It is aimed to lower the rank of low quality content sites in search results and return high-quality sites to its users. Basically, Panda's mission is to give better search results.
On Memory Lane: SEO Trends over the Years
Mid-1990s: Manual Submission / Meta Keywords Tag / Keyword Stuffing
Keywords rule the ancient SEO world. Websites looked basic and contents didn't really inspire interest (no image, basic writing, bland font style/color choices). Spammers back then had regular jobs (Milkman, Sewerage Inspector, etc), and so, spamming was minimal.
2004: Anchor Texts / Paid Links / Interlinking Websites
The basic SEO concept taught back then in order to land a spot on Google's top 10 was to have as many sites pointing back to your homepage as possible. This tactic is done through article, forum, and social bookmark link posting. Spammers call this the “Golden era of link opportunities.”
2010: Social Media Marketing
When Mark Zuckerberg and Jack Dorsey introduced FaceBook and Twitter respectively, the world has entered a revolution. Suddenly, distance mattered not because of the power brought by these social networks to connect people, family, and friends across the globe. Sadly, with the rise and impact of these social sites dominating the web, spammers have unsurprisingly jumped into the wagon and forced their sites into Google's search results; tweeting and posting links here and there like it's Christmas Sale.
2011: Year of the Panda
With the introduction of Panda, the era of spamming and low quality sites will be over as Google will focus solely on quality content and user experience. This means all the mentioned trends will be a memory of the past, a lesson learned to the world's most used search engine.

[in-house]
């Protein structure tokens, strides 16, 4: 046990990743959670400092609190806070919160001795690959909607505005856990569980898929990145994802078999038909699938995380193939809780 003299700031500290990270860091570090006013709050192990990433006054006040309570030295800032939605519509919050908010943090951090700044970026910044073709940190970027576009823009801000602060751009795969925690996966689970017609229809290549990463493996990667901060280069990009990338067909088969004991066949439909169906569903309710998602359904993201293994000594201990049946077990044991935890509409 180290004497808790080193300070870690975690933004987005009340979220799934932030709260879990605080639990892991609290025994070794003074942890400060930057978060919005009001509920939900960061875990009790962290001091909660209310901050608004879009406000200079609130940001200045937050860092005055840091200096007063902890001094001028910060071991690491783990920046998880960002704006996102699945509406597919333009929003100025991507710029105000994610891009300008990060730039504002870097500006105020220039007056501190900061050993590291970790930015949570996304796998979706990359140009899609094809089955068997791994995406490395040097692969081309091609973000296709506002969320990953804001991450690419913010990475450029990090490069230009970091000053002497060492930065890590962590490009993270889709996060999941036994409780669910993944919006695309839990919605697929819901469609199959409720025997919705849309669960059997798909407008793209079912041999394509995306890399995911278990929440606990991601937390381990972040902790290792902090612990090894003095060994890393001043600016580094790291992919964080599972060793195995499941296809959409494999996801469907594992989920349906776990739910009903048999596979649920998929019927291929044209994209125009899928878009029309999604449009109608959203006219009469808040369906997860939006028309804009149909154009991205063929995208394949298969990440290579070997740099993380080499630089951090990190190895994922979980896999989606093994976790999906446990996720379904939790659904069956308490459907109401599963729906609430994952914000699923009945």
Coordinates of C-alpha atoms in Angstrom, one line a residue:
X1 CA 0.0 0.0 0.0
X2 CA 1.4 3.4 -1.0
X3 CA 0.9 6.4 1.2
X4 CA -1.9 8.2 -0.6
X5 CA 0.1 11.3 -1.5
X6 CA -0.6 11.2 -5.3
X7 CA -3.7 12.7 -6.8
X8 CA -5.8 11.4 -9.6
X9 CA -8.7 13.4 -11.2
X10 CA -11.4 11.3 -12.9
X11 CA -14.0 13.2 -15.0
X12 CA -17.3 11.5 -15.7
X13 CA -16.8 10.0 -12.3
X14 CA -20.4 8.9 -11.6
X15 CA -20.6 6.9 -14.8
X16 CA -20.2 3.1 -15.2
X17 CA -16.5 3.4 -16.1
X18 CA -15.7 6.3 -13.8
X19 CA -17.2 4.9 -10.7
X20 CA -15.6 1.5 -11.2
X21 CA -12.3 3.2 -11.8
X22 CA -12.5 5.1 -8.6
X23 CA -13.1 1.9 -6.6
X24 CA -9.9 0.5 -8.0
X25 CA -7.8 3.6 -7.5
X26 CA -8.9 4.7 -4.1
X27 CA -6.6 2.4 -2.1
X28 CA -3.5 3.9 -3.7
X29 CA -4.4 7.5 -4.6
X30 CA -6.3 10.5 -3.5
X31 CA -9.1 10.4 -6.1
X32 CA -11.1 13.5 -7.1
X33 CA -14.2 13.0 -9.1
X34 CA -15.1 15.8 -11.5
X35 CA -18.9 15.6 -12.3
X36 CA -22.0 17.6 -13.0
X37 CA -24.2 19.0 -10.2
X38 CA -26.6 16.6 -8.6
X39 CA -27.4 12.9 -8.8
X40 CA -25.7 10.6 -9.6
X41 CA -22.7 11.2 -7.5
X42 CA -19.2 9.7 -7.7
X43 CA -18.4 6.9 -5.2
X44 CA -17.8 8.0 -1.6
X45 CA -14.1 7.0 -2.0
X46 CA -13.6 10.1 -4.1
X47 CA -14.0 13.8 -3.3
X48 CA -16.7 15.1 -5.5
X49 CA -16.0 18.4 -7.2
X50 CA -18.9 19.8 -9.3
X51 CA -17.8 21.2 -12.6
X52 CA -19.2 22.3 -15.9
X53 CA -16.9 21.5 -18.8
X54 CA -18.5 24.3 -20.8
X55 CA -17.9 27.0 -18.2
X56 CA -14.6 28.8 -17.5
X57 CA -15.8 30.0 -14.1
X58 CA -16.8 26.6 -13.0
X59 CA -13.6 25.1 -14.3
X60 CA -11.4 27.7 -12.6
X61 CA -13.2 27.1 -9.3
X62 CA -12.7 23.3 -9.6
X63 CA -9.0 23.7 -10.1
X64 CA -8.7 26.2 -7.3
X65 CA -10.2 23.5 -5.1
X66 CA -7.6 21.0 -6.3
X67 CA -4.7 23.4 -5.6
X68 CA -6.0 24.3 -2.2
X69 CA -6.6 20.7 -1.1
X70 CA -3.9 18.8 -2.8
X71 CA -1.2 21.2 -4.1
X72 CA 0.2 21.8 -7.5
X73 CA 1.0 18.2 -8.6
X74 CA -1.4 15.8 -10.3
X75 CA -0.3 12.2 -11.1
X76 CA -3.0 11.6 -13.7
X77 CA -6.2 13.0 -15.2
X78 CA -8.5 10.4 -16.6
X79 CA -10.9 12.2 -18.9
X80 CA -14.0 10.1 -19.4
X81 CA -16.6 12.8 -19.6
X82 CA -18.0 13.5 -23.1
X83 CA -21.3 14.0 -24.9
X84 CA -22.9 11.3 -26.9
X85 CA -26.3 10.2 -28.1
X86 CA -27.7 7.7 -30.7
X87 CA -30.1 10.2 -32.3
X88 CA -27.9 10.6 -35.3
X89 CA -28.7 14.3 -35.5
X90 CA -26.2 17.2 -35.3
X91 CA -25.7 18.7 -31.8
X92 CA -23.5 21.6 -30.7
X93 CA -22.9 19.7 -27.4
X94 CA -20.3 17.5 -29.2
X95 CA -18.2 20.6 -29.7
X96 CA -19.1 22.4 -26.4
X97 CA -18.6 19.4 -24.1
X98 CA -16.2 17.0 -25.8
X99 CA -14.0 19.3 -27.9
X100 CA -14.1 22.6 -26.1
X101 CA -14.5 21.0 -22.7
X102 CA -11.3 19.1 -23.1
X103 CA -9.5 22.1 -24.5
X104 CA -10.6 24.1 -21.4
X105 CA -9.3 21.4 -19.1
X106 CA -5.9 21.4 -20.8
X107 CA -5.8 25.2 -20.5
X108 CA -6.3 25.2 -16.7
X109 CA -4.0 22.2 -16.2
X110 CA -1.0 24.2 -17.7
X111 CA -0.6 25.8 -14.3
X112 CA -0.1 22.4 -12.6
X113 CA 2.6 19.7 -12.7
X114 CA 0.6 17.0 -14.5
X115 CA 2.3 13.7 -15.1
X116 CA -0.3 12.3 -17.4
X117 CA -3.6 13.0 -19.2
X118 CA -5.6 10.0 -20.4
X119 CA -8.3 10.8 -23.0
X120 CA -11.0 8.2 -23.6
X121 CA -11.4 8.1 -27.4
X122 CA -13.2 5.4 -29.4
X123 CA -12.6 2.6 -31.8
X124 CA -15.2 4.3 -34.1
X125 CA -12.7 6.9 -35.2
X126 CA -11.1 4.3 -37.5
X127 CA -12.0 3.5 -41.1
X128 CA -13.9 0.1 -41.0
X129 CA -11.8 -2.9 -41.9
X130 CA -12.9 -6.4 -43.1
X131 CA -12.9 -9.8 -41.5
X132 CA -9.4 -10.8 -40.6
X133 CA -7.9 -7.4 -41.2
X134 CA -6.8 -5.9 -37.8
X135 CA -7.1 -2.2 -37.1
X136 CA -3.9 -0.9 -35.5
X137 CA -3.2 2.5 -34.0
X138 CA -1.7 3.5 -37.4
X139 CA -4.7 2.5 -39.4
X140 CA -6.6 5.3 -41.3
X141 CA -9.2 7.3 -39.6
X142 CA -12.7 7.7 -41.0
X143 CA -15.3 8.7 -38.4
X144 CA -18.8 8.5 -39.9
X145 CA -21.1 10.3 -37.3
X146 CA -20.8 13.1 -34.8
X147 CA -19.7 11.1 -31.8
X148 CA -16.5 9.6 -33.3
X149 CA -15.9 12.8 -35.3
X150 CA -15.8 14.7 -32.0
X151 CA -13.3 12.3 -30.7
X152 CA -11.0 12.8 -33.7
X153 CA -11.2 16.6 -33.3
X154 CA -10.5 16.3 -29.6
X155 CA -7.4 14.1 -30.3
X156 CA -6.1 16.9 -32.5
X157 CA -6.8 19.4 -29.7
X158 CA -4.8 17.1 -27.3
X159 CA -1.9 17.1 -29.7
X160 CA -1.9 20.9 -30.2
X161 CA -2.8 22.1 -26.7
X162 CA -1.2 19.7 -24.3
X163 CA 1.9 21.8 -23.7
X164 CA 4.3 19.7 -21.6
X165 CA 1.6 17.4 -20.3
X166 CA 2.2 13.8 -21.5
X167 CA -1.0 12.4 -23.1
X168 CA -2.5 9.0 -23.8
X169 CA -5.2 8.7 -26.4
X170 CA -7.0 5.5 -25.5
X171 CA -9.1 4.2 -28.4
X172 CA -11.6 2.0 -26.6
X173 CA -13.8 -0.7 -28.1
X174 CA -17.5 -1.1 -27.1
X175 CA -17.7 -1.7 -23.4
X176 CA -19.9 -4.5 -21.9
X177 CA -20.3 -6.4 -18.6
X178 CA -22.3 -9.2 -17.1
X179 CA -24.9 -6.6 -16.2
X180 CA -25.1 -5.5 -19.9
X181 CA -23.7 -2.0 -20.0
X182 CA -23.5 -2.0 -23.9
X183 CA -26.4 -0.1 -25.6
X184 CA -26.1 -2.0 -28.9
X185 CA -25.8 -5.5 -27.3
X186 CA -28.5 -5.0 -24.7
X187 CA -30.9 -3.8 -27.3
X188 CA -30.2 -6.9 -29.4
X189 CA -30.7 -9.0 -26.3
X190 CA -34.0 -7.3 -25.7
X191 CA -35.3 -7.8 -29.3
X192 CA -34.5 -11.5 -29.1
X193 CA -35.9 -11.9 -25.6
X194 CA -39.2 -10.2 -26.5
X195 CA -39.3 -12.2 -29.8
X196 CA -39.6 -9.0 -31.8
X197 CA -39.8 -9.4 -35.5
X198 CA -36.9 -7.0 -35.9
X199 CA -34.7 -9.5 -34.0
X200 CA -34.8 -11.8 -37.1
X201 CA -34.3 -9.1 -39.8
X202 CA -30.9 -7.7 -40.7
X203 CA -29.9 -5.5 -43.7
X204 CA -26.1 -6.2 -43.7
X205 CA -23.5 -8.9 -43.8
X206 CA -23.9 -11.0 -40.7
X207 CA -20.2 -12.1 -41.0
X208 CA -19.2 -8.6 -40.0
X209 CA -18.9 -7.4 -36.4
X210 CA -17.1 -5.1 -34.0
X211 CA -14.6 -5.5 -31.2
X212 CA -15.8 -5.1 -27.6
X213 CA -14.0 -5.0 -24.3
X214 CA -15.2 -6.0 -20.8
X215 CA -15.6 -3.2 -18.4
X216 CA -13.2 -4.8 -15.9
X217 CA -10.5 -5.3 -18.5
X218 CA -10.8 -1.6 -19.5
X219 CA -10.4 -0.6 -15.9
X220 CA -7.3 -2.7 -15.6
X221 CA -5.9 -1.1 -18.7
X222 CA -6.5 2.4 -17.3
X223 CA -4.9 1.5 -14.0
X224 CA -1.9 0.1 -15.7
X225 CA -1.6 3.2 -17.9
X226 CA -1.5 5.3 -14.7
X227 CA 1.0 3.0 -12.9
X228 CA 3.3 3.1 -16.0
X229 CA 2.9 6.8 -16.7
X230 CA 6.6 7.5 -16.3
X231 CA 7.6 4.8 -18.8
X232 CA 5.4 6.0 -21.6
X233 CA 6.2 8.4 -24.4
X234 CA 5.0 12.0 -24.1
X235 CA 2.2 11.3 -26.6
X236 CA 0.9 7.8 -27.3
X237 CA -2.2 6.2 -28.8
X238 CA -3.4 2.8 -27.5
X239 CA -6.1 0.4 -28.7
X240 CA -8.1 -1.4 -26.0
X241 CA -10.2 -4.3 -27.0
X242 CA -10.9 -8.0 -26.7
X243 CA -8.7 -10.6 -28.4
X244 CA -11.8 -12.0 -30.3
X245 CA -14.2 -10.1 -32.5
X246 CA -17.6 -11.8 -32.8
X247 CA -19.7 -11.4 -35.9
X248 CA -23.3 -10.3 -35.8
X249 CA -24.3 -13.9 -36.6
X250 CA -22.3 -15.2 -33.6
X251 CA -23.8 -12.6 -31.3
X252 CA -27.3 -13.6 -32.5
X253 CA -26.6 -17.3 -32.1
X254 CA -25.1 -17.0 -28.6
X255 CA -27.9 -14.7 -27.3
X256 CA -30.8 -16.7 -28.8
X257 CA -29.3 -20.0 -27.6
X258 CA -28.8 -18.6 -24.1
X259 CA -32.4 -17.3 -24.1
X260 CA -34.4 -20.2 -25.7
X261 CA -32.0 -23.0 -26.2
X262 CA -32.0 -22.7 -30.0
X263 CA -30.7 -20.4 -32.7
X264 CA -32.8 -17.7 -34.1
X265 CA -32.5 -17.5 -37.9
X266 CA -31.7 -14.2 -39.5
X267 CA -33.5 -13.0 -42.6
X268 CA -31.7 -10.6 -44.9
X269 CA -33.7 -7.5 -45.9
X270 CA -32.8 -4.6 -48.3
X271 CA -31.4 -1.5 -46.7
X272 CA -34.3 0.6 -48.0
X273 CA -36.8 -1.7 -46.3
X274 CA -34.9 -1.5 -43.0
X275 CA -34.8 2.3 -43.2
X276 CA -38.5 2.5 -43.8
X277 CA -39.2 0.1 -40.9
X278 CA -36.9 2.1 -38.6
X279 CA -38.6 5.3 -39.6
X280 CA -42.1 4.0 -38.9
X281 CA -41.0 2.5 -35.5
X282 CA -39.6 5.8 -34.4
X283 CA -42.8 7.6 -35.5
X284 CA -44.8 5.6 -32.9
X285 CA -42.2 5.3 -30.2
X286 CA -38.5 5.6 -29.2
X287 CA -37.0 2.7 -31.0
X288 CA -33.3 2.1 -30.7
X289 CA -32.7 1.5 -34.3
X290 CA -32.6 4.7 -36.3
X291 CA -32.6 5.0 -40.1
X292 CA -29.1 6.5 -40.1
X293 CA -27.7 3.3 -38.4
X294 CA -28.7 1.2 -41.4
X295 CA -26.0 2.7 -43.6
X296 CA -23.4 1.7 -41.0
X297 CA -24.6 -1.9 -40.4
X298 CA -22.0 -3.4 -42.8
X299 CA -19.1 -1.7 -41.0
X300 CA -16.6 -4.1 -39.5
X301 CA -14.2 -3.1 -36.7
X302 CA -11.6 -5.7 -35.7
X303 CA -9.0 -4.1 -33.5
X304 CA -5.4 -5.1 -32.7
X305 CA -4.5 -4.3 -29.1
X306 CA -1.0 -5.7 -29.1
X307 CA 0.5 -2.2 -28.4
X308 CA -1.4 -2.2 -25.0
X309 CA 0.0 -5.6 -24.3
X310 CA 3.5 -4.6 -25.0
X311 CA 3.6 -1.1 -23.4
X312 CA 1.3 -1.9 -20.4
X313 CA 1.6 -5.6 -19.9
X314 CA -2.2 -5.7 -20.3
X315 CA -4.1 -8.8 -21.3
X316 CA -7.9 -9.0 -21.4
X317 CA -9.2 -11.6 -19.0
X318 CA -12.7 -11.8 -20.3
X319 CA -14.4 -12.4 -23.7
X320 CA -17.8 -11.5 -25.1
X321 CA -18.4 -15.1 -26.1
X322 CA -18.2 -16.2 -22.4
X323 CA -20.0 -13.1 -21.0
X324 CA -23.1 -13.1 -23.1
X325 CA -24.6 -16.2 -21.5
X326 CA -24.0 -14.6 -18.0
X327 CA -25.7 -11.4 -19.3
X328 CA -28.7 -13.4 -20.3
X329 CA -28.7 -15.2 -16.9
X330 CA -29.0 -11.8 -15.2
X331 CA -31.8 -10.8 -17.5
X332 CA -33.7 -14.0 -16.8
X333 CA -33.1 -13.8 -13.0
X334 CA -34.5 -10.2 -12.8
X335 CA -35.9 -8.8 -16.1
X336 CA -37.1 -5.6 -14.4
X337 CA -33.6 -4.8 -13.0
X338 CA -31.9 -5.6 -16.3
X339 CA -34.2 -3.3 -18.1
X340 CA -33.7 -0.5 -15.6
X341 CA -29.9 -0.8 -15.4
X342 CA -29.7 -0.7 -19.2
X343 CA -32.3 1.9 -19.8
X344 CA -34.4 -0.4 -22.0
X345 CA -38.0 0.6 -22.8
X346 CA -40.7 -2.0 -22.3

For people thinking social media marketing is here to stay, as some of it (particularly FaceBook) is deemed to overtake Google in terms of popularity, better think again. There will come a day when Google will concentrate on providing content, which is basically the main reason it exists, than getting 'share signals' from these social sites.
For those who are using the SEO Ranking Factors Periodic Table as their guide to landing a position in Google's top 10, one question is constantly asked: Will Panda change how the periodic table works? The answer is YES and NO. As you can see in the periodic table (fortunately, it looked less intimidating than its chemical counterpart), the ranking factors are divided into two groups: On the page SEO and Off the Page SEO.
On Page SEO basically talks about everything about your site and how you make it accessible (and favorable) to Crawlers.
Factors, such as Quality(Cq) and Research(Cr), all have the strongest factors (+3), while Words(Cw), Engage(Ce), and Fresh (Cf) all share a factor of +2. As most SEOs would say, Content is King, and it is still. What's interesting about this is you can absolutely control how your content will fare in Google's inclusion.Make the pages beautiful, well written, and polished until they shine with Quality (Cq +3). But this won't happen if no visitors could see them. This is where your keyword research comes in.